Mercedes wary of teams manipulating new aero testing rules for 2022 gains

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Mercedes fear some teams could manipulate their results to try and benefit from the new aerodynamic testing regulations (ATR) coming for 2021.

As part of the effort to close up the Formula 1 grid, from next year, teams who finish lower in the Constructors' Championship will get more windtunnel testing than those at the top on a sliding scale across the 10 teams.

This is seen as a less drastic method of penalising success without going as far as extra ballast etc., but unsurprisingly, it still hasn't sat well with the bigger teams, with Mercedes joining Red Bull in publicly voicing their concerns.

“There are things behind it that are a bit awkward,” said technical director James Allison on the F1 Nation podcast.

"This regulation is being introduced next year so it will start in 2021, but consider what that means.

“In 2021, we’re all going to be running cars that are largely frozen, carried over cars from 2020. So our significant axis of work in 2021 is going to be on preparing this new-generation car for 2022.

This would be the Mercedes of 2021 - Sports News - Latest Sports ...

“So this entirely new blank sheet of paper car, which has got nothing to do whatsoever with the current generation of cars, you’re fortunate in that championship is to be some extent influenced by how strong you were in 2020, two seasons previously.

“That’s a really laggy feedback system and is likely to encourage you to game a championship because if you are not really very good in 2020, it suits you to be really [bad] in 2020 as long as you know you can survive into 2021 and beyond you are going to have a really good run in at this new car.

“I guess that’s the nature of the challenge, but it’s maybe not as obvious on first reading of those regulations just how long the shadow is that they cast.”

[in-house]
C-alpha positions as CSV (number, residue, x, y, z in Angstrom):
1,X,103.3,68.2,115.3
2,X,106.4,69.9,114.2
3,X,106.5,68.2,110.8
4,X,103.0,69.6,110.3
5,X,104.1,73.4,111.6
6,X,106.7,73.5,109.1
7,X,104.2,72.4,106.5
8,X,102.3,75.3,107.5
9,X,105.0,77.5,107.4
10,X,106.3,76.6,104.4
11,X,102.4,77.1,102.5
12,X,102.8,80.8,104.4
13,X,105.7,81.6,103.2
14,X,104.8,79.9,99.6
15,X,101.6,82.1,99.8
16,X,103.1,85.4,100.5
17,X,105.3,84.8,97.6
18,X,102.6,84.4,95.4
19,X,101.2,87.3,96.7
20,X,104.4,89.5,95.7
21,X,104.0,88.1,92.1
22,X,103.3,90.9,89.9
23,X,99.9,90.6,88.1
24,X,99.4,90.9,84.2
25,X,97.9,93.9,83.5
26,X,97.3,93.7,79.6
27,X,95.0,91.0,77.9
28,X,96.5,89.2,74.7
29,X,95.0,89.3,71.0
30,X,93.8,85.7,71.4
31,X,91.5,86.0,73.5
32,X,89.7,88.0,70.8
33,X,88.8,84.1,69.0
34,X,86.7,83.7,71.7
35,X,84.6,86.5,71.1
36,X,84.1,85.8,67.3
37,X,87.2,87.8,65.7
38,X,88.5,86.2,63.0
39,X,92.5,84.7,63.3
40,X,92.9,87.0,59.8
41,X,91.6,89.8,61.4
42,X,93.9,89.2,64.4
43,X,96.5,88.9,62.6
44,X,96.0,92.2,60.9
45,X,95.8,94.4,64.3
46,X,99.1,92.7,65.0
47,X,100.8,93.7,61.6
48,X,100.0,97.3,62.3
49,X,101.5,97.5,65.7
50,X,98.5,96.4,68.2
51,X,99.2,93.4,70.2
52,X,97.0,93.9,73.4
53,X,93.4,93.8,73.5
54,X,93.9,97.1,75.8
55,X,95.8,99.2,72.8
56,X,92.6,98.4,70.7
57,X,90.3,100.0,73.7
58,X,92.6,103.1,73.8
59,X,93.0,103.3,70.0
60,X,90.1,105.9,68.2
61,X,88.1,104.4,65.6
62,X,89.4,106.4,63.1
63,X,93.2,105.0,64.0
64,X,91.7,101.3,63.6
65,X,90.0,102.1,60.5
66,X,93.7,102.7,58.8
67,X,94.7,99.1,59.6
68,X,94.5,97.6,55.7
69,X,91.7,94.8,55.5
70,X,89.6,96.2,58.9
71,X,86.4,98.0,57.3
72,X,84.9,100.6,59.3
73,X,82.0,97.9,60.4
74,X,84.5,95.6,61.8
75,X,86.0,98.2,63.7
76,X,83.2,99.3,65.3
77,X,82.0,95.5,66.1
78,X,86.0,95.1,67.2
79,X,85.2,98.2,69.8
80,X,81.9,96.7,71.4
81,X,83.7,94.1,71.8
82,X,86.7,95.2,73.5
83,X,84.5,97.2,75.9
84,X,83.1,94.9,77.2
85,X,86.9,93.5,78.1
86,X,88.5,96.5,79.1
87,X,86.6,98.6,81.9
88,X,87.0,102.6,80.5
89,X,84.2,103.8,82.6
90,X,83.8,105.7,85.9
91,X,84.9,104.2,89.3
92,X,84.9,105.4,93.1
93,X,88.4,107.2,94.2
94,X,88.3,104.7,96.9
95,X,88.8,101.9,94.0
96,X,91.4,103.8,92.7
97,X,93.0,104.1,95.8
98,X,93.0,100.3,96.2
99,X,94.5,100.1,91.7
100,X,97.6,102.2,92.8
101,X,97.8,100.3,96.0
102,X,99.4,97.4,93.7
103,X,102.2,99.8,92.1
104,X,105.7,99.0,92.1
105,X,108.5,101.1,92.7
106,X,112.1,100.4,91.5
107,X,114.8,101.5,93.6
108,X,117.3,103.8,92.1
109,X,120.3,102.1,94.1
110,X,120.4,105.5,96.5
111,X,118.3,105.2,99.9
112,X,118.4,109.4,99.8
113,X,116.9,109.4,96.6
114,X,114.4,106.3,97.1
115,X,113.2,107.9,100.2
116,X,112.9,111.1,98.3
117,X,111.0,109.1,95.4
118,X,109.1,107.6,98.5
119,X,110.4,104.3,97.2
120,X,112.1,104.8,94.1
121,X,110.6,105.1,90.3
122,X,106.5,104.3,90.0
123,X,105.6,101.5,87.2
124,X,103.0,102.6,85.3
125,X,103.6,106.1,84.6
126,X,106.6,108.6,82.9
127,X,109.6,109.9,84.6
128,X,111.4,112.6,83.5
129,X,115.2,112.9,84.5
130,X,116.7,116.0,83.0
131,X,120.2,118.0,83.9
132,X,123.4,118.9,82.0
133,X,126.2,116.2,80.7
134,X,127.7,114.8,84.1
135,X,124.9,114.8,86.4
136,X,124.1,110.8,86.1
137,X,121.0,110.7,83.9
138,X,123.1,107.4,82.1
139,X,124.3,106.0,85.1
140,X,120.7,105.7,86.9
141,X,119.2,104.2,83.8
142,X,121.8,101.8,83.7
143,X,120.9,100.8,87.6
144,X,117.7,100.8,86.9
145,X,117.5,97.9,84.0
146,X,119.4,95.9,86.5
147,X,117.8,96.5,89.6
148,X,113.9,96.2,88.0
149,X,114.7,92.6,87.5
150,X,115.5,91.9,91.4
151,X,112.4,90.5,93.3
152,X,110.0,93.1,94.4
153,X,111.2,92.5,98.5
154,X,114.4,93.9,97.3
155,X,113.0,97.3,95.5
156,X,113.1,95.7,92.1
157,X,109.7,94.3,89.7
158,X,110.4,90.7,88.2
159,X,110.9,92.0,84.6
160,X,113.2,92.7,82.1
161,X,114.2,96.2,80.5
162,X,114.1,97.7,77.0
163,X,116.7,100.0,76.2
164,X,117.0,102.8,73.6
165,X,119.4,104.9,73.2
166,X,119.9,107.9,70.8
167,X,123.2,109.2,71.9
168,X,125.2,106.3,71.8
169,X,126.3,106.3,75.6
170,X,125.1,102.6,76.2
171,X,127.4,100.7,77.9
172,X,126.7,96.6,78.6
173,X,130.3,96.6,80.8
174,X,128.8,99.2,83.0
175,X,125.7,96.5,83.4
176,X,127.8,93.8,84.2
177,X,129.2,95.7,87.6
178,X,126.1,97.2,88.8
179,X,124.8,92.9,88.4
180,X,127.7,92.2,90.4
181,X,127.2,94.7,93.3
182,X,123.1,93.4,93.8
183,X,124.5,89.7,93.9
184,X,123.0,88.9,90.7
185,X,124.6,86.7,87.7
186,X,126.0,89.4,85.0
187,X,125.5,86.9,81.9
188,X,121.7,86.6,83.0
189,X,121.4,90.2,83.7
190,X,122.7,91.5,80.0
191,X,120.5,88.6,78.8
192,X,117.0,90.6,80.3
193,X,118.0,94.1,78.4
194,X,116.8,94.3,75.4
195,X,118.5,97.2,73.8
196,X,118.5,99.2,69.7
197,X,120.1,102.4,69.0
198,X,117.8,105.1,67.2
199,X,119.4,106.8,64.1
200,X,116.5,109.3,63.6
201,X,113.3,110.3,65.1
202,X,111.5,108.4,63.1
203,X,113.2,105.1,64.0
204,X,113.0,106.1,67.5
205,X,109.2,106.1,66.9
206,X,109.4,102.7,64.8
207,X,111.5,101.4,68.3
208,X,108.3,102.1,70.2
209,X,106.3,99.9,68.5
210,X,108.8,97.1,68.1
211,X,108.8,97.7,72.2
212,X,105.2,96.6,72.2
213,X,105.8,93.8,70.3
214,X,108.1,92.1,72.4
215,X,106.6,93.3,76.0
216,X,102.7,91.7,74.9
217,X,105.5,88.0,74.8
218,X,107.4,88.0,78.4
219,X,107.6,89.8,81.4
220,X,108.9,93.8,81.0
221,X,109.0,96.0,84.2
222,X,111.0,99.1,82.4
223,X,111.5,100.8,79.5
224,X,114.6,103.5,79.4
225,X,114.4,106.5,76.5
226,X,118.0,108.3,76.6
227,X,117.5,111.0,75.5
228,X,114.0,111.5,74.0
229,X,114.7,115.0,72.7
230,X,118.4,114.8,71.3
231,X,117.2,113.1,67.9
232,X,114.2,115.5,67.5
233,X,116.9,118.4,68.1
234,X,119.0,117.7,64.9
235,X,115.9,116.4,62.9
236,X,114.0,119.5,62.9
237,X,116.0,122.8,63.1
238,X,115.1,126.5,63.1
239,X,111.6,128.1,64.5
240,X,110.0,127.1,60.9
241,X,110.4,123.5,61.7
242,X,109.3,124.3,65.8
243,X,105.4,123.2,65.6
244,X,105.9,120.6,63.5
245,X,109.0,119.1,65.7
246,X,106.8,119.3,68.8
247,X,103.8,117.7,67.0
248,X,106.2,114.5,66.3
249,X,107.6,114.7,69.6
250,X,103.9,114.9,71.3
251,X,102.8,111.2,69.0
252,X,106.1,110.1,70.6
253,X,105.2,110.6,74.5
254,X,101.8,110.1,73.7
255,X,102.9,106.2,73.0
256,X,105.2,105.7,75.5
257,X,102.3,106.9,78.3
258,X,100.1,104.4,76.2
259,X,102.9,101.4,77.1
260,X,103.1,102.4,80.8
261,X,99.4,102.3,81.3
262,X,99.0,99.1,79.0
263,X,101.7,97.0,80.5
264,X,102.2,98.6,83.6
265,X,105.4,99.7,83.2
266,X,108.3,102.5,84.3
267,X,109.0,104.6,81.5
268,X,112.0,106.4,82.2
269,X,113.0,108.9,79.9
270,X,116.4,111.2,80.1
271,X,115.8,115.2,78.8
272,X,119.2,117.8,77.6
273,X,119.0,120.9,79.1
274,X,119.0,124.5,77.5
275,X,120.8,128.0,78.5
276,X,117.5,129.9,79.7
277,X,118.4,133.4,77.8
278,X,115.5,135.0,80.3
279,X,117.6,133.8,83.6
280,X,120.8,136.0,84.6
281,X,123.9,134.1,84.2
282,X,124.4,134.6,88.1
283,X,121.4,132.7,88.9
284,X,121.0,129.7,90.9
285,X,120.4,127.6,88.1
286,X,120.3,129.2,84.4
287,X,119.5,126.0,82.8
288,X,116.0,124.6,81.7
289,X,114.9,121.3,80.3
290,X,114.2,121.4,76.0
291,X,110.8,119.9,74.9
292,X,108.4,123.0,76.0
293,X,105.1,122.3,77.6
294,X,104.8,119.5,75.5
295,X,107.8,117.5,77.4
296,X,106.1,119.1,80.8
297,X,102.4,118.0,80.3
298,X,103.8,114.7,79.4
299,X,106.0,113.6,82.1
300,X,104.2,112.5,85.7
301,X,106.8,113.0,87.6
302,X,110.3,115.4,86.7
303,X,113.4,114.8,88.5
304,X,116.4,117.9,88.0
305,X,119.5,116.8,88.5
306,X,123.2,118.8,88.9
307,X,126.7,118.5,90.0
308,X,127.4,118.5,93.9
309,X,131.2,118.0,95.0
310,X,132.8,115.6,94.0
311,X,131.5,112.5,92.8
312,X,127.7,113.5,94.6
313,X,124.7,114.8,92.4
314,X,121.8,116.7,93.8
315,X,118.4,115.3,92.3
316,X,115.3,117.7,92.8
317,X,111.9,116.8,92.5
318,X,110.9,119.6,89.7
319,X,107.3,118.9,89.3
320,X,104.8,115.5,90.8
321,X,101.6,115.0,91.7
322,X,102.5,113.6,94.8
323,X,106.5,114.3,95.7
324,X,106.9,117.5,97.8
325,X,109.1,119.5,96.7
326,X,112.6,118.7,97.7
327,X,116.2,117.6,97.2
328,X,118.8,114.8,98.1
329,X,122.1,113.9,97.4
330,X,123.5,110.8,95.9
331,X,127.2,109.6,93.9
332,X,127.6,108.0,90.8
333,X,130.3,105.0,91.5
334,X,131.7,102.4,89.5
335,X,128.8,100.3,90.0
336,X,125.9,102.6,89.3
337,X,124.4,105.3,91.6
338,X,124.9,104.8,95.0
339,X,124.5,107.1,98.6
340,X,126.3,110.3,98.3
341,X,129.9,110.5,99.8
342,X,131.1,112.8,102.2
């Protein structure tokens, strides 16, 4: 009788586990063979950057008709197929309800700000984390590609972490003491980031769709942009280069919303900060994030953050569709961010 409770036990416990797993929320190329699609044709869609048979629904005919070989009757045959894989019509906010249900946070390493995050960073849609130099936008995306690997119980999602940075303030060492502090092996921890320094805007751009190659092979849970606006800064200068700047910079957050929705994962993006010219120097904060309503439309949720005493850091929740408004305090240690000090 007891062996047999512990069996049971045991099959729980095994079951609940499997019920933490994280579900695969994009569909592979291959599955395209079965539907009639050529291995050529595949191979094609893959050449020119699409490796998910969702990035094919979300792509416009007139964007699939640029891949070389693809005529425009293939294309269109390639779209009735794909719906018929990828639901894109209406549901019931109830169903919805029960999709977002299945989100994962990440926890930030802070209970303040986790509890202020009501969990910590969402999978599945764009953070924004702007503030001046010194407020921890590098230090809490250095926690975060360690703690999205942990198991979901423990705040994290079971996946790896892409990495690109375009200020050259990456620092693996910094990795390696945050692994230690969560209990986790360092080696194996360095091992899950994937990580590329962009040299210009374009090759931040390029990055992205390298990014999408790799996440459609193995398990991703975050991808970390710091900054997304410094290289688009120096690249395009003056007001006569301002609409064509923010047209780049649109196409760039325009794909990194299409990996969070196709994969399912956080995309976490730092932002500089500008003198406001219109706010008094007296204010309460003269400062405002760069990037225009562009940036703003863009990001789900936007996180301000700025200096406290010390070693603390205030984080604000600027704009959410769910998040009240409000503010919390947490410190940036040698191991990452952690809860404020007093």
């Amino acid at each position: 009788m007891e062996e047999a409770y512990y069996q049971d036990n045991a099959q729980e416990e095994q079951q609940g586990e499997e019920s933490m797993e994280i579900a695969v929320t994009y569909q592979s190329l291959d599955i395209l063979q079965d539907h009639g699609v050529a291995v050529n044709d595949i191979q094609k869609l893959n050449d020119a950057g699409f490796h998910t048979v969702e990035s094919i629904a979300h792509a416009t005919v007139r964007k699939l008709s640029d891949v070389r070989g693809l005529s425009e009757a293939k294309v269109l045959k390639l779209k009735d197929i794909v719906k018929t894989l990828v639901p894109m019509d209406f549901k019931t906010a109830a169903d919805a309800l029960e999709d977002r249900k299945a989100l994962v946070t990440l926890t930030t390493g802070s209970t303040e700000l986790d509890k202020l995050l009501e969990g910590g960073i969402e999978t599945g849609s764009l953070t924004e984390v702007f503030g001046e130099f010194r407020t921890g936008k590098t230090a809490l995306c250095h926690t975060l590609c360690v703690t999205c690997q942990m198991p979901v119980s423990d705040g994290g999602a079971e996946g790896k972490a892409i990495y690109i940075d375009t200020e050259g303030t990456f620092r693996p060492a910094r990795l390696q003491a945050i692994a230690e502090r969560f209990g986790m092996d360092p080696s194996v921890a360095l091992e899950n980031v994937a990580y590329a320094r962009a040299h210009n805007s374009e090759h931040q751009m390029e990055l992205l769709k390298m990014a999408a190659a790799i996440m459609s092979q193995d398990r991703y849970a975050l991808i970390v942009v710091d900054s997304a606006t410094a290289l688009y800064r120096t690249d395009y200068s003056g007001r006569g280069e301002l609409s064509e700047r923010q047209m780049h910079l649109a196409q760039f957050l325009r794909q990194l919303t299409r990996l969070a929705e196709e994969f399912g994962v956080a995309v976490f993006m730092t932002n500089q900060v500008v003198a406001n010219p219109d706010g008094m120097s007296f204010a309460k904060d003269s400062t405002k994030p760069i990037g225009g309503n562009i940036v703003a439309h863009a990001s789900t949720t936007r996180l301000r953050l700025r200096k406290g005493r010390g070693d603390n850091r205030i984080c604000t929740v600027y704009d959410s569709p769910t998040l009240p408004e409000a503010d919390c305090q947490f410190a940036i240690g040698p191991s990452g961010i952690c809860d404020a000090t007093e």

The Mercedes tech chief also fears the reduction in the budget cap from $175m to $145m will make the uneven ATR more influential as more midfield teams, like McLaren, Renault and Racing Point, will operate at the same level as the top outfits.

“When it was first proposed, the budget cap was at a level where many of the teams on the grid couldn’t dream of getting to the budget cap, so it was rather academic – the level it was set at," Allison explains.

“So the sliding ATR was perhaps a mechanism to allow a team that couldn’t afford the budget cap a very cost-effective way of getting a degree of competitiveness they couldn’t actually buy directly with their wallet because their wallet was too thin.

“There’s some logic to that, but when the thing is sliding all the way from first place to 10th place, you’ve got teams that are absolutely on the same level of financial firepower being advantaged and disadvantaged to one another on the basis of a very laggy feedback system across a regulation change.”

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Coming to the defence of the new ATR though, F1 motorsport director Ross Brawn insists it is not so strongly levied in smaller teams' favour that the top teams can't stay ahead.

“This is going to be a permanent feature unless we find some unintended consequence which we don’t know of at the moment,” he told RaceFans. “It’s a gentle levelling of the playing field.

“The important thing about it is it still is a strong meritocracy. If you do a bad job, even if you’ve got more aerodynamic capacity, you’re going to be at the back of the grid. And if you do a great job with less than aerodynamic capacity, you’re going to be at the front of the grid.

“I like to think of it a bit like the NFL draft pick where you get to pick the best players initially, but you still have to coach them properly and you still to have the right tactics and you still have to be fit and you have to do all those other things that make it a meritocracy.

"So this is just a general levelling of the playing field.”